instructors were interesting people, with dynamic personalities. I
    never thought of them as "professional speakers" for voice-over work,
    but they were pleasant to listen to and might have done well.

    Steve M - (remove dirt for reply)

    Good people do not need laws to tell them to act responsibly,
    while bad people will find a way around the laws.
    -- Plato (427-347 B.C.)
    Steven M (remove cola to reply), Apr 28, 2004
  7. j jay

    Ty Ford Guest

    Well if they are smart, they charge by the session and the degree of
    commercial exposure. A promotional non-broadcast narration that isn't part of
    a web page or point of purchase video costs less than a spot running in a
    major market.


    Ty Ford
    Ty Ford, Apr 28, 2004
  8. j jay

    Ty Ford Guest

    Good point Steve. And who would know the difference.


    Ty Ford, Apr 28, 2004
  9. j jay

    Ken P. Guest

    My experience is the exact opposite. The "professional" agency we'd hired to
    do a series of local Hispanic spots in different cities provided us with
    one, untalented, Mexican narrator. If you're experienced in this, you'll
    know that there are vastly different Hispanic markets in different cities:
    Cubano in Miami, Mexican in LA, Puerto Rican in NY and much also depends on
    the station's demographics. Anyway, we tried Berlitz, they quickly
    ascertained our needs, and provided us with both talent and coach that blew
    away the Pros. Bear in mind this was in Chicago. YMMV on locality.

    There are some people/companies in this business who've called themselves
    "pros" and may have the reputation and billing practices commensurate with
    the title who just can't cut it. But then, you knew that, Steve.

    Ken P.
    Ken P., Apr 30, 2004
  10. j jay

    Steve King Guest

    I hear you. I have not had much success working with either of the two
    Chicago agencies who claim a specialty in Spanish language performers. I
    have used a couple of performers who also work in English, work that I
    admired. My thinking was that if they can be effective on-camera in
    English, they are likely to be so in Spanish, assuming that they are a
    native speaker. Of course, as you point out, Spanish is difficult, because
    of the many different.. not dialects really, but pronunciation and word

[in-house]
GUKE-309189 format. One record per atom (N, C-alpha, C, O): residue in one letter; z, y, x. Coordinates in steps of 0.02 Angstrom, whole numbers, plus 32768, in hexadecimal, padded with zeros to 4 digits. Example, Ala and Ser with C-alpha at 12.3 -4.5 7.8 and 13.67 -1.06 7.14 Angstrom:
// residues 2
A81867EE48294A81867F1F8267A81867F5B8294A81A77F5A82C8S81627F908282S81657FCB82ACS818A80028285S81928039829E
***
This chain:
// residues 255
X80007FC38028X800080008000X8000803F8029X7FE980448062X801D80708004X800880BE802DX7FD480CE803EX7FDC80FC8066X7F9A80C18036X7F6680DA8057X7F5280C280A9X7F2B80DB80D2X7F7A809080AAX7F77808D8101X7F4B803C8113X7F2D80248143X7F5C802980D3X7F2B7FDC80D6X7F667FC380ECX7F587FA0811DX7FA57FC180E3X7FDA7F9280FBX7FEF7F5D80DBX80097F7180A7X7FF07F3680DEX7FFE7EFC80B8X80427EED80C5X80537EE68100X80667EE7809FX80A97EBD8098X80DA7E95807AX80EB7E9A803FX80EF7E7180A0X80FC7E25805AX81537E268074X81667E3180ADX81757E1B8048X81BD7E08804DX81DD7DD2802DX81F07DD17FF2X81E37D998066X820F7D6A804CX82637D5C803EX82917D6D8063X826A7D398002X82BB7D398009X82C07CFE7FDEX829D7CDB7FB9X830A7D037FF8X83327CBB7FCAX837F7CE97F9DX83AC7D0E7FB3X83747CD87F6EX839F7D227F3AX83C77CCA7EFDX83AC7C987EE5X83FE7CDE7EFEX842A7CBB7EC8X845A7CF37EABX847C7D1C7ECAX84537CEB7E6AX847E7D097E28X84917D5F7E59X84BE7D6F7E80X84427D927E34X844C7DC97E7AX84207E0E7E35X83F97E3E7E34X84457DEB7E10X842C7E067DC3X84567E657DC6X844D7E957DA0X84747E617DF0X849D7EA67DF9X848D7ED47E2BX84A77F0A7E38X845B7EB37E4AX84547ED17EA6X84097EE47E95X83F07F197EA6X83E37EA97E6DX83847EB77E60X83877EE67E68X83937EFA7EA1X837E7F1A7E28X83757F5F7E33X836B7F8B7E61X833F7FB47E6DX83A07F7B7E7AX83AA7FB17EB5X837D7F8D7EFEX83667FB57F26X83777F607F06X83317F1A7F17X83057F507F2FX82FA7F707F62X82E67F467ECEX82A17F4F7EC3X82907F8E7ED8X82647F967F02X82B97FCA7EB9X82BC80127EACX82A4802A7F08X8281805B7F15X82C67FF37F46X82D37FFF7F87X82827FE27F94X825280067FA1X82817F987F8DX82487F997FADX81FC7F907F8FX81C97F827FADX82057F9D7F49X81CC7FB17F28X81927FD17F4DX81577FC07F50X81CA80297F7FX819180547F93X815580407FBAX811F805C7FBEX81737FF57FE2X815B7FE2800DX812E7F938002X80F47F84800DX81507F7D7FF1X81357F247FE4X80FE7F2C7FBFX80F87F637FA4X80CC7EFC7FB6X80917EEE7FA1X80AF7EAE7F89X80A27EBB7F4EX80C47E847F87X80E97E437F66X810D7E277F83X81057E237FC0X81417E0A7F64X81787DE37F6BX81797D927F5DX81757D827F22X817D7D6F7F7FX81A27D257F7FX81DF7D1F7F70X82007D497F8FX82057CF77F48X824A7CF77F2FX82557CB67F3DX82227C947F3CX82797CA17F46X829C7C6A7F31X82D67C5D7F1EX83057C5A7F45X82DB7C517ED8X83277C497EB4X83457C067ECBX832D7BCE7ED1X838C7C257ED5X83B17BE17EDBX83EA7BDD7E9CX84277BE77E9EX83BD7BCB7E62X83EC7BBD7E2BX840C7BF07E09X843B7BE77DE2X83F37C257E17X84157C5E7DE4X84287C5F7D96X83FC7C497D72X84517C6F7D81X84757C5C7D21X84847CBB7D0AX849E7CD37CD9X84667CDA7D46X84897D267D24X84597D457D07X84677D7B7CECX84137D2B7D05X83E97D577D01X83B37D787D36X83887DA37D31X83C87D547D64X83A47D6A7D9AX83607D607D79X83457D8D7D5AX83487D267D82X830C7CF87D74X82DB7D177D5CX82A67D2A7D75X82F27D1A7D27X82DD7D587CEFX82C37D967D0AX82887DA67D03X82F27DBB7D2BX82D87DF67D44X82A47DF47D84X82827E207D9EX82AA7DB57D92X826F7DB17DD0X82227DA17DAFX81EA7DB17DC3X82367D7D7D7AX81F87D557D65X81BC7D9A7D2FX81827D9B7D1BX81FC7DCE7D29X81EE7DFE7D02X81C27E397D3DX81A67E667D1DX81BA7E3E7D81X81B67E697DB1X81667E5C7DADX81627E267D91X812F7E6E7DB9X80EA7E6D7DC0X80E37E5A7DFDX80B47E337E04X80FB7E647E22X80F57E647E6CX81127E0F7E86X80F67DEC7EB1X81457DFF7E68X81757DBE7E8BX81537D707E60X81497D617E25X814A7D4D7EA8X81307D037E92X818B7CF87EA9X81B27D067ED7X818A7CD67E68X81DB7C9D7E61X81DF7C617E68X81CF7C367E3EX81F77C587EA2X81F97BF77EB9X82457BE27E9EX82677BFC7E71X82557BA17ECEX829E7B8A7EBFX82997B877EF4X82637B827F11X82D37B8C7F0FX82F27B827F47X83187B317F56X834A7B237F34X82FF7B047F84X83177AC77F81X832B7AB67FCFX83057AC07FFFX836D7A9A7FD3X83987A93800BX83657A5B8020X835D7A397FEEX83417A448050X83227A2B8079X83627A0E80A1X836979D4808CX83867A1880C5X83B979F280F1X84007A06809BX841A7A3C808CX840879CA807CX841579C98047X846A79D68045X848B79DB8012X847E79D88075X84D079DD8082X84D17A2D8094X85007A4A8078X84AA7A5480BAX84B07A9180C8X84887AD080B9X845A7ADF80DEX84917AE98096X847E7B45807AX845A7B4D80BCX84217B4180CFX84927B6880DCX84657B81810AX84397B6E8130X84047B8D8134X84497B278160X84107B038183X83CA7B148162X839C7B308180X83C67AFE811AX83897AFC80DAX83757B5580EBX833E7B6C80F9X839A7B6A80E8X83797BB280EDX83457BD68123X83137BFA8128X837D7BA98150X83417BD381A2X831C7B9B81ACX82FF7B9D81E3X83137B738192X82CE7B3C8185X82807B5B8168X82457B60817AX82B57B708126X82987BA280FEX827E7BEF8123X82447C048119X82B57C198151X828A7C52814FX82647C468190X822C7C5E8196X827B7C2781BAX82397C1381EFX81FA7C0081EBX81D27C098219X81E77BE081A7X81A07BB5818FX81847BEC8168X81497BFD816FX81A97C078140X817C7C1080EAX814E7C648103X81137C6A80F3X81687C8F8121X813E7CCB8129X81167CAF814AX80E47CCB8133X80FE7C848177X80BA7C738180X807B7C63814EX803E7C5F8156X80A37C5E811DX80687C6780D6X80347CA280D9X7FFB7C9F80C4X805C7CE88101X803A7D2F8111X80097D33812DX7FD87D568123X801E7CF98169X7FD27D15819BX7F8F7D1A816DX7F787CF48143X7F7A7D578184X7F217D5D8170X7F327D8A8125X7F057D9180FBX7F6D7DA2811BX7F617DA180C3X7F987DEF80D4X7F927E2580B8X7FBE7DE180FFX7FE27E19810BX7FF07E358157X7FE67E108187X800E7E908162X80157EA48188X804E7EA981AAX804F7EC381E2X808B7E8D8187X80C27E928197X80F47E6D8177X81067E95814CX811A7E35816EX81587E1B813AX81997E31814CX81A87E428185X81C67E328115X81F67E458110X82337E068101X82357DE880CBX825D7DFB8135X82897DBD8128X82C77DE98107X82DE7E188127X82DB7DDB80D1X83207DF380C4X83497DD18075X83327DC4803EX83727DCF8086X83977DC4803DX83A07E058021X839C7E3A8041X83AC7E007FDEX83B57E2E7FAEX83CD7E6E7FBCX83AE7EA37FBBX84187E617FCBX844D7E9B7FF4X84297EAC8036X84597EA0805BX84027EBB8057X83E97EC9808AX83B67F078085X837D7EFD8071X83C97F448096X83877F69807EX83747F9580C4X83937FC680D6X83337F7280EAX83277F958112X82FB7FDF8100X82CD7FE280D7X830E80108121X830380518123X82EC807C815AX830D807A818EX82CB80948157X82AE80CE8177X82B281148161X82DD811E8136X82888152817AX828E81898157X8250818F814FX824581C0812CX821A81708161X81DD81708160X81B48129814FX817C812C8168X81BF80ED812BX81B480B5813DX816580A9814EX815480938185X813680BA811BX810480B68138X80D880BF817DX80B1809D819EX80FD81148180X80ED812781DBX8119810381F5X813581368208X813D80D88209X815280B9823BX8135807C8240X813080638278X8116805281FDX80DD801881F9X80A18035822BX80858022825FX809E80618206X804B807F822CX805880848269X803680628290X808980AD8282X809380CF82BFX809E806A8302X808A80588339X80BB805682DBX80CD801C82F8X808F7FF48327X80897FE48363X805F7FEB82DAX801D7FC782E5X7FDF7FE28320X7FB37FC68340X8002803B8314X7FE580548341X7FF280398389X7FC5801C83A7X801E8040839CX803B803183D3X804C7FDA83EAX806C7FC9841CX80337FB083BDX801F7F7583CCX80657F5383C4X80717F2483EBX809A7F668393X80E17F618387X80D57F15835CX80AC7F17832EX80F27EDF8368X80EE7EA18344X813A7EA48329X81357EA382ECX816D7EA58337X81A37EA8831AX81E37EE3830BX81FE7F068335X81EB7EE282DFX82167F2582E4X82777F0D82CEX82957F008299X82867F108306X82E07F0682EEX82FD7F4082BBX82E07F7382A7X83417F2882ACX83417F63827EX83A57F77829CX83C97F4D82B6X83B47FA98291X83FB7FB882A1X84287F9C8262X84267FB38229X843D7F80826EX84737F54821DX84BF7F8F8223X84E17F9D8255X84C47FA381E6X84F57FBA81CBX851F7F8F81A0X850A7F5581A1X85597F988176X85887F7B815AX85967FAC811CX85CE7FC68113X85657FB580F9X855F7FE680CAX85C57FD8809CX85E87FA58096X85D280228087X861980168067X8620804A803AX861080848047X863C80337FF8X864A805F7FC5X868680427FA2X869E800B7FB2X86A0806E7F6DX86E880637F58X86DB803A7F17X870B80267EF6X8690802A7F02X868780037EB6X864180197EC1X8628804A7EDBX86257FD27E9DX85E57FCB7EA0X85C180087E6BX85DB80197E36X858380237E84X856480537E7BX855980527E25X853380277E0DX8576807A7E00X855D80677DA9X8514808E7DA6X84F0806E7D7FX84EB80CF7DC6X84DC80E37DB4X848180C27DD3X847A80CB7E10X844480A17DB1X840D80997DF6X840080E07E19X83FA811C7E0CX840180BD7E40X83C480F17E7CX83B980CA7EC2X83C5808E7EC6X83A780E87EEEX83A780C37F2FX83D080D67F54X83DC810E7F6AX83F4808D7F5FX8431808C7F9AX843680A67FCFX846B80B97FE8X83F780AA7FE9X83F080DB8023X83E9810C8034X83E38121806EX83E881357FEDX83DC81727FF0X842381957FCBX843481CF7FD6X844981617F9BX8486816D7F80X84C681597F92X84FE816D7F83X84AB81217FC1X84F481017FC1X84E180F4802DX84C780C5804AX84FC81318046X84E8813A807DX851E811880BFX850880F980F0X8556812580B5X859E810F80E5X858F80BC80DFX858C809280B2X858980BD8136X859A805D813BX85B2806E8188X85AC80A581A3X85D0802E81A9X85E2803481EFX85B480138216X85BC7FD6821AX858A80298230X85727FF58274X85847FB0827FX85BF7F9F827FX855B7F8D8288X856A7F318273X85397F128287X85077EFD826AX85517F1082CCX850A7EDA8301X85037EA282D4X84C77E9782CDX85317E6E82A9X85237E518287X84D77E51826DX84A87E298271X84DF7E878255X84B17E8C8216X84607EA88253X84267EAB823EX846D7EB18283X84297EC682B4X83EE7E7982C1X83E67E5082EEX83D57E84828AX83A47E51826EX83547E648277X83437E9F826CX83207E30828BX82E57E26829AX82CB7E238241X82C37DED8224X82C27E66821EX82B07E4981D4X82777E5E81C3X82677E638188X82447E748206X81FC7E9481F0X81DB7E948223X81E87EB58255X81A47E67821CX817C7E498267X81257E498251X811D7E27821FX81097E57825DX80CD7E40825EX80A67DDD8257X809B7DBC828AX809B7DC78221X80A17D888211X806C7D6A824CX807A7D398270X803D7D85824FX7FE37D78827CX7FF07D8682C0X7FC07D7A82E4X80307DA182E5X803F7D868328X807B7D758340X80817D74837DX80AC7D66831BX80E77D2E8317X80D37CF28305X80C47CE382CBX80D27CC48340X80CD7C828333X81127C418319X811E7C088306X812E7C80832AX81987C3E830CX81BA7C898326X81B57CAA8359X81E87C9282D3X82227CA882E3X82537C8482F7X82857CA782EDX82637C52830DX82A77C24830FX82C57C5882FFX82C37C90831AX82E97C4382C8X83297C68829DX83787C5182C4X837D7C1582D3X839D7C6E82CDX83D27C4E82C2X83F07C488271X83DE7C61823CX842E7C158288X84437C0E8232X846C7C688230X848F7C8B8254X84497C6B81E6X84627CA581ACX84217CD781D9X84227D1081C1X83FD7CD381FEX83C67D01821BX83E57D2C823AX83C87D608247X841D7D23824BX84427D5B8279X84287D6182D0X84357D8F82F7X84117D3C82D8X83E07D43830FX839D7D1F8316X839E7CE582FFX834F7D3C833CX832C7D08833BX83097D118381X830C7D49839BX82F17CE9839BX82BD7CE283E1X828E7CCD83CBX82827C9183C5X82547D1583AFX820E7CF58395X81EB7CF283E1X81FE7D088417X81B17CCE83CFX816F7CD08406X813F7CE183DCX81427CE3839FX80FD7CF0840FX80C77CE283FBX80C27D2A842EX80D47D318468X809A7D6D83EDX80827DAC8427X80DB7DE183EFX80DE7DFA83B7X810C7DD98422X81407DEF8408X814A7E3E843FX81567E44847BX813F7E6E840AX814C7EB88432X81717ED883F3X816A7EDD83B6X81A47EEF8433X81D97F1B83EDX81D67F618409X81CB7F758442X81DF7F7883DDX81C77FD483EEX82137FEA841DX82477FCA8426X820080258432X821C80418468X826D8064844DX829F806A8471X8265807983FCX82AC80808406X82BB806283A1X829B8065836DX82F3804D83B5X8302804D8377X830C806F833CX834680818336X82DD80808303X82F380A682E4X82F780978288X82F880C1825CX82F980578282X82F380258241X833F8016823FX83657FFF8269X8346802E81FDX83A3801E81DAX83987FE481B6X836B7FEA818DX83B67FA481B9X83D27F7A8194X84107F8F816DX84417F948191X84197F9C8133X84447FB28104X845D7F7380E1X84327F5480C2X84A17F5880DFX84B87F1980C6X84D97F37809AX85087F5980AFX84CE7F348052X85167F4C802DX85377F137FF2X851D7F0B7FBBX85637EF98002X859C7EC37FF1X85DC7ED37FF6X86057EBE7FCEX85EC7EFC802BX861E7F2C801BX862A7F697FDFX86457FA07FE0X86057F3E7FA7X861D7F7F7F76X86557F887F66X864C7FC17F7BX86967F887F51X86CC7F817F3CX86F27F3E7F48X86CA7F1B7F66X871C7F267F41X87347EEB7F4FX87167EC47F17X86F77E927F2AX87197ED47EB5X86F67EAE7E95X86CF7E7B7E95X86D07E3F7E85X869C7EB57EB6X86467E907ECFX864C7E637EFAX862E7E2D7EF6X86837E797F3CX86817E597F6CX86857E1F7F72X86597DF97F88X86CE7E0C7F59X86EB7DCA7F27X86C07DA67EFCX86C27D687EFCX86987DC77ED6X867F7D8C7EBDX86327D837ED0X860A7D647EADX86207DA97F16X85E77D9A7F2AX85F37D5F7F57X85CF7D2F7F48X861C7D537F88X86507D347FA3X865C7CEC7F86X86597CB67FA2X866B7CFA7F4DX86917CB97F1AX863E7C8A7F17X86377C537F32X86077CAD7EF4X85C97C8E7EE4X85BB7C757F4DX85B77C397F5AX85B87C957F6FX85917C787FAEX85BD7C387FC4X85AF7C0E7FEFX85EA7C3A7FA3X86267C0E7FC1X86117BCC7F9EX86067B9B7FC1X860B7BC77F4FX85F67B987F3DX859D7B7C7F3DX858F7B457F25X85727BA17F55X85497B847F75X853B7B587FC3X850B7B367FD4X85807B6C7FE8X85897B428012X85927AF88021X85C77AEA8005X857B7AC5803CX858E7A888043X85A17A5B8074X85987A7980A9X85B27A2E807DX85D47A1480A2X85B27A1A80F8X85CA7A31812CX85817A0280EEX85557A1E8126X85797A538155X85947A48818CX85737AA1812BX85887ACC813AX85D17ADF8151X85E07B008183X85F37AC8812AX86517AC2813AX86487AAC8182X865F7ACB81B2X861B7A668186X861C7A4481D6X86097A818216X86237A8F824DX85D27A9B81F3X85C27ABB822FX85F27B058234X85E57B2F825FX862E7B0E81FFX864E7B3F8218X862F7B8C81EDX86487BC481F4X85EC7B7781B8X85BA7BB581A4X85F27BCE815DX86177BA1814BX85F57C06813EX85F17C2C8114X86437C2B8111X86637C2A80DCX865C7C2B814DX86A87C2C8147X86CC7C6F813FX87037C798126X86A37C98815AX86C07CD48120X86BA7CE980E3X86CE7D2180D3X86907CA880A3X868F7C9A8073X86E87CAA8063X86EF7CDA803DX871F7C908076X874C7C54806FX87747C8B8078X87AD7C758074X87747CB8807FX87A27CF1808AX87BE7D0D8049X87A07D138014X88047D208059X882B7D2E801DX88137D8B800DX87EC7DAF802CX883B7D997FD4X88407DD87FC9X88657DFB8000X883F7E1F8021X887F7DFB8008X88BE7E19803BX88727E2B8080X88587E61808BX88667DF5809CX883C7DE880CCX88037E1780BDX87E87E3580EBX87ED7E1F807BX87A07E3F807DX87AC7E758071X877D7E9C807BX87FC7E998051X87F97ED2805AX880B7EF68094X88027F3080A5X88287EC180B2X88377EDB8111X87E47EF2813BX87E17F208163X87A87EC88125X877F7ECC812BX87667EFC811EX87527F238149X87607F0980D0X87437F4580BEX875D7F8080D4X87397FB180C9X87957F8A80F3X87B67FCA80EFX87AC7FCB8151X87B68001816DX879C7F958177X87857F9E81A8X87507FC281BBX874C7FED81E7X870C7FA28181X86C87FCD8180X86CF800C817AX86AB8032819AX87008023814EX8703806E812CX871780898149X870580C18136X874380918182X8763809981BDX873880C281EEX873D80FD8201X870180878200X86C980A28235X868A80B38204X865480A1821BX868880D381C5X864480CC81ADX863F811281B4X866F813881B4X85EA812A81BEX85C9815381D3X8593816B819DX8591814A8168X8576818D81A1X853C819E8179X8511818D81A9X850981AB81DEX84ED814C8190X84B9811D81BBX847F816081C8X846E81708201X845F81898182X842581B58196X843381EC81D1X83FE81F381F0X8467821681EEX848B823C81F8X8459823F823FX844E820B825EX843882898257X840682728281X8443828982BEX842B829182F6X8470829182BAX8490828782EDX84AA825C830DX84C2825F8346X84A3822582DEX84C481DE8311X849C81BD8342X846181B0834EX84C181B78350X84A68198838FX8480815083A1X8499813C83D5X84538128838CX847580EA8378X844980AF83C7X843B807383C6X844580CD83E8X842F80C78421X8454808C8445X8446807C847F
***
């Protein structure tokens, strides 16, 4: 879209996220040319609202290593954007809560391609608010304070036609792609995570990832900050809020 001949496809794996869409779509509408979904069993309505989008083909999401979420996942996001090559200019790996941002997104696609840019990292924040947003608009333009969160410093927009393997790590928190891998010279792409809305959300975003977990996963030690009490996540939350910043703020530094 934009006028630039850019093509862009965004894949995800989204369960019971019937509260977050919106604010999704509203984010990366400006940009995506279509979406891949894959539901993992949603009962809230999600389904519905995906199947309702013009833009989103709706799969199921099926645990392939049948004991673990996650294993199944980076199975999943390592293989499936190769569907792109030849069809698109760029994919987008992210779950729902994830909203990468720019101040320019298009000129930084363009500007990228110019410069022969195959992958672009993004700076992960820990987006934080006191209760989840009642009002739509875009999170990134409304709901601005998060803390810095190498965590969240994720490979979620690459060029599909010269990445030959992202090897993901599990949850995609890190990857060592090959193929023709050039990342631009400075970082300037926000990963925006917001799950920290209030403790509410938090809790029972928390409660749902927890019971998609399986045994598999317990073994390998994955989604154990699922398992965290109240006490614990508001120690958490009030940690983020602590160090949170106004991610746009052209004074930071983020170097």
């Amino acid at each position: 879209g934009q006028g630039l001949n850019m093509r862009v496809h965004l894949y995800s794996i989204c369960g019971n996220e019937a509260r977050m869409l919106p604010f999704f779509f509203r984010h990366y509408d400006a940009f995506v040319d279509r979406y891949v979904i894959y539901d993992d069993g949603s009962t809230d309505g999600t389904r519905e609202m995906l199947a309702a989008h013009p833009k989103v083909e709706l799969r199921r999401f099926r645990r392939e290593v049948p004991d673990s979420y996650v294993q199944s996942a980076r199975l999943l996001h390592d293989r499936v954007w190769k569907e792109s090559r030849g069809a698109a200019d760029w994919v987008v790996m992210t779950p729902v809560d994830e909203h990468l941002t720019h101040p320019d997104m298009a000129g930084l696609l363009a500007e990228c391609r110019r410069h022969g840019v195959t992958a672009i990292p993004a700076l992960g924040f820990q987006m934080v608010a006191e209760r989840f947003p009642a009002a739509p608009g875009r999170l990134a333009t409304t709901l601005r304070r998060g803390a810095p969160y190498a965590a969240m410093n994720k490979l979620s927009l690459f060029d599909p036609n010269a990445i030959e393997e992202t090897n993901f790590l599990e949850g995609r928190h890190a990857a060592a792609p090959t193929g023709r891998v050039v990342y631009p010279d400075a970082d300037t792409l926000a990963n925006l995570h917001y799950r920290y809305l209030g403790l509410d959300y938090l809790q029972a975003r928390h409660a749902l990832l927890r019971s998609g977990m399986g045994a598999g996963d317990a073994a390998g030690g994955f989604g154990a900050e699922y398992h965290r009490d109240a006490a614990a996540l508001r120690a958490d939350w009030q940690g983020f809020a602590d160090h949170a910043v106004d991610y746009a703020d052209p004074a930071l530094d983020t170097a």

usage differences. To protect myself and have the best chance to make the
    client look good I get the client to provide a few people representative of
    the target audience to 'vet' my foreign language casting decisions.

    Steve King
    Steve King, Apr 30, 2004
  11. I agree with everthing said so far -- How about you hire the local Berliz
    male or female to direct the spot
    there is a lot of leads on voice123.com

    Hey I wonder if Ty saw this one : i really like his work and if I
    remember he doesnt live in NY,LA or Chicago
    and now you dont have to have an ISDN line

    Radio & TV PSA
    Placed media
    Non-Union (Independant)
    Wash DC Metro Area
    Read & Sound of Dennis Haysbert - President Palmer of Fox TV "24"
    Fee: $225 - Radio / $ 275 - TV - somewhat negotiable for right voice
    Send me a custom audition please of role in following script - character
    marked as "voiceover"
    We will need to "phone patch" into master session after talent has been
    Need to have file sent to us .wav or highest quality MP3 via emale or FTP.
    This Friday would be our day of choice for mastering session.
    Thanks so much
    I was very impressed with the response & quality of talent from our first
    use of voice123.

    did I mention that japanese was very pricey ?

    Les Beigel
    Hollywood Voices
    P.O. Box 85042
    Hollywood,Ca. 90072

    Talent Mp3 files and Audio Record equipt shown on

    a quicktime video like the nfl announcer

    female: Karen Strassman www.karenstrassmanvoices.com
    Hollywood Voices, May 6, 2004
  12. j jay

    Ty Ford Guest

    Hi Les,

    Thanks for the floweres. I did see it. BTW, I now have a high-speed cable
    modem. It makes ISDN sort of redundant. After the political season, I'm
    thinking about selling off my APT DRT 128.


    Ty Ford
    Ty Ford, May 7, 2004